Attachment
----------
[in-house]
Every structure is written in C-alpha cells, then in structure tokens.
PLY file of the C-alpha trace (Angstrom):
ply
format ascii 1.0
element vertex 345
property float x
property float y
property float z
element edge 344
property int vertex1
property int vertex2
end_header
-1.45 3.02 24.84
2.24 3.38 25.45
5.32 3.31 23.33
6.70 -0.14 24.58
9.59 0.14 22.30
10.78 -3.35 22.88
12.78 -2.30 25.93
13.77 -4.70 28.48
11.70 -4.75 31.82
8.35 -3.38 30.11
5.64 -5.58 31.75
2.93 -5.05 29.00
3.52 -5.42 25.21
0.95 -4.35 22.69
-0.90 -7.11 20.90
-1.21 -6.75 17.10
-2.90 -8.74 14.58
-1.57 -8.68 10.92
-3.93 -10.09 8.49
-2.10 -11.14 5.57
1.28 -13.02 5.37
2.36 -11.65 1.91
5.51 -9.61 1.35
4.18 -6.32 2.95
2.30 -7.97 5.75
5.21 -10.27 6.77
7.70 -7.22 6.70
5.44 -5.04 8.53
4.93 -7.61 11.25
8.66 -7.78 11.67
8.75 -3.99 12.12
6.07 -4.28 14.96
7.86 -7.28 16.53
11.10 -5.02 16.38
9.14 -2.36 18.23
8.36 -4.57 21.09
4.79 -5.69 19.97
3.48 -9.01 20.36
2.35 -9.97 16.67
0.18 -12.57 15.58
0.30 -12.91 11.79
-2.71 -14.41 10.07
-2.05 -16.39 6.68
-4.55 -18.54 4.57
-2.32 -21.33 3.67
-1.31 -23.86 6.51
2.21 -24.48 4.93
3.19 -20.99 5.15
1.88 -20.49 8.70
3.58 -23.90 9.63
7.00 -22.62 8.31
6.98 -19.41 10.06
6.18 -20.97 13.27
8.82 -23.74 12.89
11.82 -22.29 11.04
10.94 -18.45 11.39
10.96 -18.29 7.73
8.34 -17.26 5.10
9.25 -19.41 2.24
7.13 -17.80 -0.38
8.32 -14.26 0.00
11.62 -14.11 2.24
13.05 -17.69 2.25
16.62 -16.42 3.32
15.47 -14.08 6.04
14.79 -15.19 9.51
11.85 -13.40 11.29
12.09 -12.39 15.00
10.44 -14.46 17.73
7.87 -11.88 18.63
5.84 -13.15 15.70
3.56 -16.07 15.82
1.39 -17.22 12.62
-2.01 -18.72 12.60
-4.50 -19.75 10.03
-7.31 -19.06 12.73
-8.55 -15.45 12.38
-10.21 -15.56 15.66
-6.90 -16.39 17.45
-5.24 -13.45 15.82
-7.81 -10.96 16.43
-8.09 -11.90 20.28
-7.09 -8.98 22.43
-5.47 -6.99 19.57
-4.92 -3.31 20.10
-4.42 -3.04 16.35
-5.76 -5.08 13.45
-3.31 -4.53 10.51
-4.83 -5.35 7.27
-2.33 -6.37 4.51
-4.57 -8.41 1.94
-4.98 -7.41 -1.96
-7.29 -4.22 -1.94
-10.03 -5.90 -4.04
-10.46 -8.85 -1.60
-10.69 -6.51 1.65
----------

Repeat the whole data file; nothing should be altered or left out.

[in-house]
Every structure is written in C-alpha cells, then in structure tokens.
PLY file of the C-alpha trace (Angstrom):
ply
format ascii 1.0
element vertex 345
property float x
property float y
property float z
element edge 344
property int vertex1
property int vertex2
end_header
-1.45 3.02 24.84
2.24 3.38 25.45
5.32 3.31 23.33
6.70 -0.14 24.58
9.59 0.14 22.30
10.78 -3.35 22.88
12.78 -2.30 25.93
13.77 -4.70 28.48
11.70 -4.75 31.82
8.35 -3.38 30.11
5.64 -5.58 31.75
2.93 -5.05 29.00
3.52 -5.42 25.21
0.95 -4.35 22.69
-0.90 -7.11 20.90
-1.21 -6.75 17.10
-2.90 -8.74 14.58
-1.57 -8.68 10.92
-3.93 -10.09 8.49
-2.10 -11.14 5.57
1.28 -13.02 5.37
2.36 -11.65 1.91
5.51 -9.61 1.35
4.18 -6.32 2.95
2.30 -7.97 5.75
5.21 -10.27 6.77
7.70 -7.22 6.70
5.44 -5.04 8.53
4.93 -7.61 11.25
8.66 -7.78 11.67
8.75 -3.99 12.12
6.07 -4.28 14.96
7.86 -7.28 16.53
11.10 -5.02 16.38
9.14 -2.36 18.23
8.36 -4.57 21.09
4.79 -5.69 19.97
3.48 -9.01 20.36
2.35 -9.97 16.67
0.18 -12.57 15.58
0.30 -12.91 11.79
-2.71 -14.41 10.07
-2.05 -16.39 6.68
-4.55 -18.54 4.57
-2.32 -21.33 3.67
-1.31 -23.86 6.51
2.21 -24.48 4.93
3.19 -20.99 5.15
1.88 -20.49 8.70
3.58 -23.90 9.63
7.00 -22.62 8.31
6.98 -19.41 10.06
6.18 -20.97 13.27
8.82 -23.74 12.89
11.82 -22.29 11.04
10.94 -18.45 11.39
10.96 -18.29 7.73
8.34 -17.26 5.10
9.25 -19.41 2.24
7.13 -17.80 -0.38
8.32 -14.26 0.00
11.62 -14.11 2.24
13.05 -17.69 2.25
16.62 -16.42 3.32
15.47 -14.08 6.04
14.79 -15.19 9.51
11.85 -13.40 11.29
12.09 -12.39 15.00
10.44 -14.46 17.73
7.87 -11.88 18.63
5.84 -13.15 15.70
3.56 -16.07 15.82
1.39 -17.22 12.62
-2.01 -18.72 12.60
-4.50 -19.75 10.03
-7.31 -19.06 12.73
-8.55 -15.45 12.38
-10.21 -15.56 15.66
-6.90 -16.39 17.45
-5.24 -13.45 15.82
-7.81 -10.96 16.43
-8.09 -11.90 20.28
-7.09 -8.98 22.43
-5.47 -6.99 19.57
-4.92 -3.31 20.10
-4.42 -3.04 16.35
-5.76 -5.08 13.45
-3.31 -4.53 10.51
-4.83 -5.35 7.27
-2.33 -6.37 4.51
-4.57 -8.41 1.94
-4.98 -7.41 -1.96
-7.29 -4.22 -1.94
-10.03 -5.90 -4.04
-10.46 -8.85 -1.60
-10.69 -6.51 1.65